ST. PETERSBURG — Six time zones and more than 5,000 miles from his birthplace, Radivoje (Rod) Kalajdzic waited for the bell to ring.
The headgear was gone. The crowd was large. None of that mattered to the Derby Lane leadout.
Kalajdzic's professional boxing debut, a knockout of Nyantu Bolo June 3 at the A La Carte Pavilion in Tampa, is still the buzz at the St. Petersburg greyhound track. As he celebrates his 20th birthday Wednesday, Kalajdzic will continue to train for his next light-heavyweight fight Sept. 9 at the same venue. The opponent for the native of Zenica, Serbia, has not been announced.
Kalajdzic dropped Bolo with a dynamic right hand, ending the scheduled four-round bout in only 34 seconds. Bolo, 35, a former bodybuilder and MMA fighter, had won his lone previous boxing decision.
"I was supposed to be live on ESPN (that night), but something happened and I was the last bout on the card," Kalajdzic said. "I guess I gave the fans something to wait for."
A year ago, Kalajdzic was hired at Derby Lane as a leadout, responsible for taking greyhounds to the starting box. He had quit boxing, but he returned at the urging of Jim McLoughlin, his agent and trainer who was inducted into the Florida Boxing Hall of Fame on June 24.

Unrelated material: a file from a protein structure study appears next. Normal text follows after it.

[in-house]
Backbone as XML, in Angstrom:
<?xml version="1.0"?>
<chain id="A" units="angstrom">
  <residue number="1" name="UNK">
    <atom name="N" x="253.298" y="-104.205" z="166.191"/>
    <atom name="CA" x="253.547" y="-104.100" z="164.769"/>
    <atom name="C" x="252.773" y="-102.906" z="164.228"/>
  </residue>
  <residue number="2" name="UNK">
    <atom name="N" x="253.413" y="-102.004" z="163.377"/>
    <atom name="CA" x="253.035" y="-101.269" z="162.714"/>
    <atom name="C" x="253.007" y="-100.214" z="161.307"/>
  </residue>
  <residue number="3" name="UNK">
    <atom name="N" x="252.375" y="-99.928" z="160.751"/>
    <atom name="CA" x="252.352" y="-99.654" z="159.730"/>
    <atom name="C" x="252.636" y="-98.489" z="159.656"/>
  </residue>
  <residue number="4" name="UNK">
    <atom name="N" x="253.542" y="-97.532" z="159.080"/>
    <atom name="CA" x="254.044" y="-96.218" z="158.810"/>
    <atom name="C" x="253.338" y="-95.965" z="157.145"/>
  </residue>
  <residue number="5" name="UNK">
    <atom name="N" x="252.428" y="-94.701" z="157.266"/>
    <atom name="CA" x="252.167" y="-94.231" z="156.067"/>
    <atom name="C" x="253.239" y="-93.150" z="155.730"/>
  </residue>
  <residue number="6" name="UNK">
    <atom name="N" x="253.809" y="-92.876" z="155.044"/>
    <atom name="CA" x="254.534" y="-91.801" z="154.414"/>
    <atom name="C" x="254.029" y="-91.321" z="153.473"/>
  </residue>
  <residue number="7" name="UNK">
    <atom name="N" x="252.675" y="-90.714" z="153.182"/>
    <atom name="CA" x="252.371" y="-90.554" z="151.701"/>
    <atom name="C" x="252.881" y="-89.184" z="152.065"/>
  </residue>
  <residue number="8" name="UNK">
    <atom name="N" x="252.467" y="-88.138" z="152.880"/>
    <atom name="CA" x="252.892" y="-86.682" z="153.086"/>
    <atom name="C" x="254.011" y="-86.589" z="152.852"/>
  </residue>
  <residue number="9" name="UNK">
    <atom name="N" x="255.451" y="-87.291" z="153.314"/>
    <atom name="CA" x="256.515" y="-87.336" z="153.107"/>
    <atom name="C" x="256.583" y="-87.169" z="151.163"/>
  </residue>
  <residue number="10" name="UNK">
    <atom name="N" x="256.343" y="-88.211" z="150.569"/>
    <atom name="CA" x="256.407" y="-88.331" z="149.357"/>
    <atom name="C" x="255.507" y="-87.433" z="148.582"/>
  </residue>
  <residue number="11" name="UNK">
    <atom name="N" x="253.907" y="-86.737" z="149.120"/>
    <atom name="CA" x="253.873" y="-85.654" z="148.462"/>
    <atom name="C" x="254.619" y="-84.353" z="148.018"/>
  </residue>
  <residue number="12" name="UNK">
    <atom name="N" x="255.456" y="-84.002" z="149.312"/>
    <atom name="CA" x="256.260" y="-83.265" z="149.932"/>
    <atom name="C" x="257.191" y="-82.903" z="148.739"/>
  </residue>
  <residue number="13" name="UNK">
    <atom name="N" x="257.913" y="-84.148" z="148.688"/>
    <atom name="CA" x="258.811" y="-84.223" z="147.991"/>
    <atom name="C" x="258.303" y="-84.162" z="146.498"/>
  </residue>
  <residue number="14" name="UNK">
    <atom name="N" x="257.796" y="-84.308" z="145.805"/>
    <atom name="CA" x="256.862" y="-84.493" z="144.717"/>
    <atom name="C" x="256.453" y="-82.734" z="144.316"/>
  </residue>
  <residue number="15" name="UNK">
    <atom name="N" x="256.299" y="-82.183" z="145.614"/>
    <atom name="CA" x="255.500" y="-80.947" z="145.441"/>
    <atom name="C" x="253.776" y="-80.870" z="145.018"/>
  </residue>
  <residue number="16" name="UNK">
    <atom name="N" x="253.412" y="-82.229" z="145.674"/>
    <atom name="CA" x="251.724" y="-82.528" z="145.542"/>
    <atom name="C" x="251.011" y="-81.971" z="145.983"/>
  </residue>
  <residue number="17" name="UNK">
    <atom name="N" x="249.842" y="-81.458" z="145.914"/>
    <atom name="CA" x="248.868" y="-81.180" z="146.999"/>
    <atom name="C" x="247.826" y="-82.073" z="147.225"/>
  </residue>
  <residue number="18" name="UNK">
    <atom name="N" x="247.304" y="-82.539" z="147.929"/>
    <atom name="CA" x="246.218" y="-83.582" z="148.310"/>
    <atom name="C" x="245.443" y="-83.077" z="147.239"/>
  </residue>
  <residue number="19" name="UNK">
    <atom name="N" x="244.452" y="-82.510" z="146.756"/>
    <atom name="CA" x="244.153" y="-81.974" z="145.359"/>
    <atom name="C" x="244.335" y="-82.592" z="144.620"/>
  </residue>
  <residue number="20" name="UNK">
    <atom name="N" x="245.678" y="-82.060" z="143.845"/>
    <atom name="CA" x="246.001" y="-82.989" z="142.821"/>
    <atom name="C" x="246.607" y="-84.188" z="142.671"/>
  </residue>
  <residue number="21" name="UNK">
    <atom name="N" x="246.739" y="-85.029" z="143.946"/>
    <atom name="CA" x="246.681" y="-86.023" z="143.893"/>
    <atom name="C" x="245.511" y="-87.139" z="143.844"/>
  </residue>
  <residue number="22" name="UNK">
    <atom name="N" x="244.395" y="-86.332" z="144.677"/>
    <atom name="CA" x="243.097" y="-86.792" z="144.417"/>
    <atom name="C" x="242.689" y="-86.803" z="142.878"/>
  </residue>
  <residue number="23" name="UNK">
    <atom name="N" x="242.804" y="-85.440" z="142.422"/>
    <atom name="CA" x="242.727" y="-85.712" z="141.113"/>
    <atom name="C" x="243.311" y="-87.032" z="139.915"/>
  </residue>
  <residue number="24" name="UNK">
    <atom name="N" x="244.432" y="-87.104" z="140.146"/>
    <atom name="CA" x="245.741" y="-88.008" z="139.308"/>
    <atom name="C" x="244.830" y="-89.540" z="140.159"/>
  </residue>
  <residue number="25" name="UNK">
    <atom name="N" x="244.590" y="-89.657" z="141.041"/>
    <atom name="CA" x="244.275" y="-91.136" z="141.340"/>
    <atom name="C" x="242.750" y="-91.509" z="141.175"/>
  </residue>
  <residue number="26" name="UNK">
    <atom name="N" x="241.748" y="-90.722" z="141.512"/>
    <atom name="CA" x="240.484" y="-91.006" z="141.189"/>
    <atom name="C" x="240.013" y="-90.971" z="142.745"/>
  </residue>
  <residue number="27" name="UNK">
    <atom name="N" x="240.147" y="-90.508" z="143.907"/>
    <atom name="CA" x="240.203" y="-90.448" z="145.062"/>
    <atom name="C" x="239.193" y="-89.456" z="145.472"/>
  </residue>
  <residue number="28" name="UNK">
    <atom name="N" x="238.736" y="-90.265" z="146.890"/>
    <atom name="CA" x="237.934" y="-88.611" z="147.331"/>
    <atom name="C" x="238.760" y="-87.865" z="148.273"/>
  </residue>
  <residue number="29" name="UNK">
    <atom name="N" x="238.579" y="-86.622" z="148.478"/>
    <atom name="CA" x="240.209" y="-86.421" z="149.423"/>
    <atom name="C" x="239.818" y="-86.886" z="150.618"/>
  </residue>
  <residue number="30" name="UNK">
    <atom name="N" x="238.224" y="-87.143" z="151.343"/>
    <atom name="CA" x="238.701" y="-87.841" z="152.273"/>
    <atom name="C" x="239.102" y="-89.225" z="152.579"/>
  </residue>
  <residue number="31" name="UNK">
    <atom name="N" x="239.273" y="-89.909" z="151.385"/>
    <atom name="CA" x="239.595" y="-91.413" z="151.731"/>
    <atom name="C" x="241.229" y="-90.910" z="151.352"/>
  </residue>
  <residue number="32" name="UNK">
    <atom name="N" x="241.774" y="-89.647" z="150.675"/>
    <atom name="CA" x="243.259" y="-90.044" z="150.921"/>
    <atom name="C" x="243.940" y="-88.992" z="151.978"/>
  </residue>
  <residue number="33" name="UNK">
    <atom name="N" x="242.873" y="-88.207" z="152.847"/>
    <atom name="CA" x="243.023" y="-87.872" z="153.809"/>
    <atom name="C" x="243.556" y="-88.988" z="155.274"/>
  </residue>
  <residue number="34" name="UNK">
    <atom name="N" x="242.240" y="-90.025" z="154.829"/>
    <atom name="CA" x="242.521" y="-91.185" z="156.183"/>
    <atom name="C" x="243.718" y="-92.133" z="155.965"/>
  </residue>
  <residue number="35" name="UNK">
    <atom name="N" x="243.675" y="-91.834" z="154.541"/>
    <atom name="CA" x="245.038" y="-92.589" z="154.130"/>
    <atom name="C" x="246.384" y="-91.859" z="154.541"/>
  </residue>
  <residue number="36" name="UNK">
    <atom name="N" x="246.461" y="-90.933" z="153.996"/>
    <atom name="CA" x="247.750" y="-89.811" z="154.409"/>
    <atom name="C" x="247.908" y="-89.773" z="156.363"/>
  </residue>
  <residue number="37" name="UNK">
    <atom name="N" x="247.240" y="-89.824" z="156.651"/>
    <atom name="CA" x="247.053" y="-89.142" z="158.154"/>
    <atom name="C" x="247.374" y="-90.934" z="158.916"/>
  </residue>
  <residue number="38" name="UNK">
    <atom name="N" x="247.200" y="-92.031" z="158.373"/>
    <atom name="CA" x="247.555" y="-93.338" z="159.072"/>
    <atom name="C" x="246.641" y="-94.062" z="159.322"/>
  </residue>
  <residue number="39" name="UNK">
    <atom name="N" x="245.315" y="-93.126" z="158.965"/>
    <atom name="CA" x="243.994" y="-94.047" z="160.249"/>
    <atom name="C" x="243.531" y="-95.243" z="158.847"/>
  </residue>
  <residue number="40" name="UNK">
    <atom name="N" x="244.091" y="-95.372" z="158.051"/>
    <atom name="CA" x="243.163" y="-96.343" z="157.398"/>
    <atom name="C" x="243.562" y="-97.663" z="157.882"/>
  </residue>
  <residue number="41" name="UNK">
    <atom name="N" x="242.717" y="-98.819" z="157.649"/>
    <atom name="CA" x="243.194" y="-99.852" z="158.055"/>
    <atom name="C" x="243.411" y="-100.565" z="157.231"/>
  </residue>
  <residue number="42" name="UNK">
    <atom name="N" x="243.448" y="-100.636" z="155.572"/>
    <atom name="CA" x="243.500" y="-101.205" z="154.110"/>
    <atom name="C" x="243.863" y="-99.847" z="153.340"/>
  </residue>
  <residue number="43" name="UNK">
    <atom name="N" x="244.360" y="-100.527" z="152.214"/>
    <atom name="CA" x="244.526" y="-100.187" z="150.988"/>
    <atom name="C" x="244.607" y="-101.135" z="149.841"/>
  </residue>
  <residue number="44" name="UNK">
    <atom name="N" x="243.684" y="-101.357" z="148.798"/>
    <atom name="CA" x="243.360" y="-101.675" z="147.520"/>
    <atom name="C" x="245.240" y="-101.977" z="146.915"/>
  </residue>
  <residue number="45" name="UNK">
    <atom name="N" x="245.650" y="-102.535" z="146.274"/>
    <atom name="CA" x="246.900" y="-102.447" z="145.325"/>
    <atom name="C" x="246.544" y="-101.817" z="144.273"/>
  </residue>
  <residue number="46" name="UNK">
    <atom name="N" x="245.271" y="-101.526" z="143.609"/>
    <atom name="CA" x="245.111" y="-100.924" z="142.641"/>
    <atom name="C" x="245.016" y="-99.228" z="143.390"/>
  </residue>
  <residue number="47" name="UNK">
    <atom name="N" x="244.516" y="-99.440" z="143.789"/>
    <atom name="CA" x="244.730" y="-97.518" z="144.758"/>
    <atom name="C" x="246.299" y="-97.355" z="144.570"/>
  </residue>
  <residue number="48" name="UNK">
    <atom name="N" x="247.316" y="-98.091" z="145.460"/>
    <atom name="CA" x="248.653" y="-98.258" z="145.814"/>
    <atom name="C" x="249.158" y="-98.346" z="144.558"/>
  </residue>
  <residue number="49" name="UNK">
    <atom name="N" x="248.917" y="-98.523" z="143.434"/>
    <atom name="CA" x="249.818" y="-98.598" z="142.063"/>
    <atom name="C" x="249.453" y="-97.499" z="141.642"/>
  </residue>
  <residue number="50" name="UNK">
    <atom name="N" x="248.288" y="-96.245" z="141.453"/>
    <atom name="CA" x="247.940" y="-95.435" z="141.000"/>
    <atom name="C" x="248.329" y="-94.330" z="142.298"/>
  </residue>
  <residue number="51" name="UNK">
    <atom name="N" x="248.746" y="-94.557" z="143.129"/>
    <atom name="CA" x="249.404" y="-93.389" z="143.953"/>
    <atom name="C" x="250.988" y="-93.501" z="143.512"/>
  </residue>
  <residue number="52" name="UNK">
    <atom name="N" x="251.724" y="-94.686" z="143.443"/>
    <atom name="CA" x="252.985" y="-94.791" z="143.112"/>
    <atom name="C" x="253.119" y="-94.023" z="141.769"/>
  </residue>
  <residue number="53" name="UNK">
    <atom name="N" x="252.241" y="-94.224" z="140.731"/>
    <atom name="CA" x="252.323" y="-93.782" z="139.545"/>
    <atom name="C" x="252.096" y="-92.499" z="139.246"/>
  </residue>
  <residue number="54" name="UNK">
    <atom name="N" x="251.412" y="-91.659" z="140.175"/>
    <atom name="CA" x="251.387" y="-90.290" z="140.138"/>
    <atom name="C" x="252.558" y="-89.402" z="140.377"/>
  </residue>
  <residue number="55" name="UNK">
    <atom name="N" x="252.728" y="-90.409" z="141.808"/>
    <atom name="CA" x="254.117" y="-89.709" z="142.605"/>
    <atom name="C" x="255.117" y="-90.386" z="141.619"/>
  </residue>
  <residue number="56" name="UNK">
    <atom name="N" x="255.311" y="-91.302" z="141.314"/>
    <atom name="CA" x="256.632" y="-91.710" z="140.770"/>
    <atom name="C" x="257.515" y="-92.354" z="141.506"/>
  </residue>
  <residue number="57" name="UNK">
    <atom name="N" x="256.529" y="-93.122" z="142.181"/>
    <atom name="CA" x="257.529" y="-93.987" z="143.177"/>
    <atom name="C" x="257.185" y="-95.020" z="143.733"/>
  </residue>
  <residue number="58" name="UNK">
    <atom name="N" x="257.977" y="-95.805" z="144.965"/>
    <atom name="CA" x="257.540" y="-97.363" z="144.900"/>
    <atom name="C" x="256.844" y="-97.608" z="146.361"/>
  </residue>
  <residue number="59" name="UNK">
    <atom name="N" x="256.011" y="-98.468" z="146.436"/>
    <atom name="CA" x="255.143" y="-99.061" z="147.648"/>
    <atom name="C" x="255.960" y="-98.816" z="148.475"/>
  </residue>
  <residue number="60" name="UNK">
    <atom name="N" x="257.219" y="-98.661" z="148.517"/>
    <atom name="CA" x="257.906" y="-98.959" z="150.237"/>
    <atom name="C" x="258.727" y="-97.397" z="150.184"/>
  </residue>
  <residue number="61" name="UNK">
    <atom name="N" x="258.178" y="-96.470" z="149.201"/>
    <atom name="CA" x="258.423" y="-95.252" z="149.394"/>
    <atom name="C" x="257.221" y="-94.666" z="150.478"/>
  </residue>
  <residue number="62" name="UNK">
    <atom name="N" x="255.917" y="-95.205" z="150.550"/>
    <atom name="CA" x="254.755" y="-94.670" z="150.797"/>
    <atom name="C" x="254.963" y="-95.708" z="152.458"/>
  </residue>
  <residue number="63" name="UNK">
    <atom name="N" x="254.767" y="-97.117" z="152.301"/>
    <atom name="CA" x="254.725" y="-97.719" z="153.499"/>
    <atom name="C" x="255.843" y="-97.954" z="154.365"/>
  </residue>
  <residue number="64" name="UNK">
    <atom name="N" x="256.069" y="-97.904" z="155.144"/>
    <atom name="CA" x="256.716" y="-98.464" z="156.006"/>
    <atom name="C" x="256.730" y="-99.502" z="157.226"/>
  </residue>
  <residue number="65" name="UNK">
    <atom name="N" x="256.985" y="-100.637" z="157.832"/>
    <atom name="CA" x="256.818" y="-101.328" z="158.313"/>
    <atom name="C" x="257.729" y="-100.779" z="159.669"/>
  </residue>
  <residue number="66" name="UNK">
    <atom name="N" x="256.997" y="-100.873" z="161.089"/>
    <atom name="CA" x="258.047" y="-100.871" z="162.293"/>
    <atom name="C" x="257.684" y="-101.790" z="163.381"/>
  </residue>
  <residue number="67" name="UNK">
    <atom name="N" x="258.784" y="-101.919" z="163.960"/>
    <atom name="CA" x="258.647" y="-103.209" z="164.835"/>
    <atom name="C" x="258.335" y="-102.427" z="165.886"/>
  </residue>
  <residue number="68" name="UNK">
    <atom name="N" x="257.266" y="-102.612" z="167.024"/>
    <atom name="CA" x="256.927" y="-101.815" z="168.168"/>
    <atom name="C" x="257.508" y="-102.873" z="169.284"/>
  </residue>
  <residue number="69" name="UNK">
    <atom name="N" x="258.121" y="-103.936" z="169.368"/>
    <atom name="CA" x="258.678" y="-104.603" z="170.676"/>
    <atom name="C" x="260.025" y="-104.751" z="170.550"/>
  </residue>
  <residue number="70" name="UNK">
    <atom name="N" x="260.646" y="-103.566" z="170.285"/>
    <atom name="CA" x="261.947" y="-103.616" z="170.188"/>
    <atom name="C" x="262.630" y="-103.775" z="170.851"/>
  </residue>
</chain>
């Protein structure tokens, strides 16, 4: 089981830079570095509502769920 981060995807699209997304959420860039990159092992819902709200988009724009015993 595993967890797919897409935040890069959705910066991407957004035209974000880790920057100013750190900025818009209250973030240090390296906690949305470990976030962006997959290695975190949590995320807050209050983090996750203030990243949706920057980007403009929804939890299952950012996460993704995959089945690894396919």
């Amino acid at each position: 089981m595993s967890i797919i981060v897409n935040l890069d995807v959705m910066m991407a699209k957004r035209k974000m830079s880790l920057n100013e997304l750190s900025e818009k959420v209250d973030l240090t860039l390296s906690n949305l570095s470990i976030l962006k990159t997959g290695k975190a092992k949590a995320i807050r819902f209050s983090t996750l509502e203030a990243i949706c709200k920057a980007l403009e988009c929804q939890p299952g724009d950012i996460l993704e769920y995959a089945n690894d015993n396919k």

"I honestly see Rod going a long way and becoming a champion," McLoughlin said. "He is such a great kid, and his composure is amazing."
McLoughlin, a longtime Derby Lane maintenance employee, owns Fourth Street Boxing and Community Center in St. Petersburg, where Kalajdzic started fighting five years ago. A 2010 graduate of Northeast High, Kalajdzic was 19-6 as an amateur.
Kalajdzic moved to St. Petersburg in 1998 when war broke out in Serbia. His uncle and aunt, St. Petersburg residents Jovo and Ljubica Todic, assisted in the relocation.
"A majority of my family, probably close to 50, are here now," Kalajdzic said. "At first, there were 20 to 25 of us that moved, and we all lived in one one-bedroom apartment."
His biggest fans are parents Marko and Sladjana Kalajdzic; sister Vanja, 22; and brother Veljko, 6. Radivoje has a green card and plans to become a U.S. citizen this year. He said footwork, hand speed and arm length are his strongest ring traits. The 6-foot-2, 175-pounder has sparred with fighters such as former super-middleweight champion Jeff Lacy of St. Petersburg.
"I do fairly well with them, and they always tell me that I can be a champion one day," he said. "So I believe I can be."
McLoughlin said Kalajdzic is a dedicated fighter.
"Since Rod turned pro, he trains like an animal," he said. "I told him to take the Fourth of July off. I drove by the gym that day, the door was open, and in there was Rod by himself, training his butt off. That's what separates good fighters from the great fighters. He is hungry to be a champion."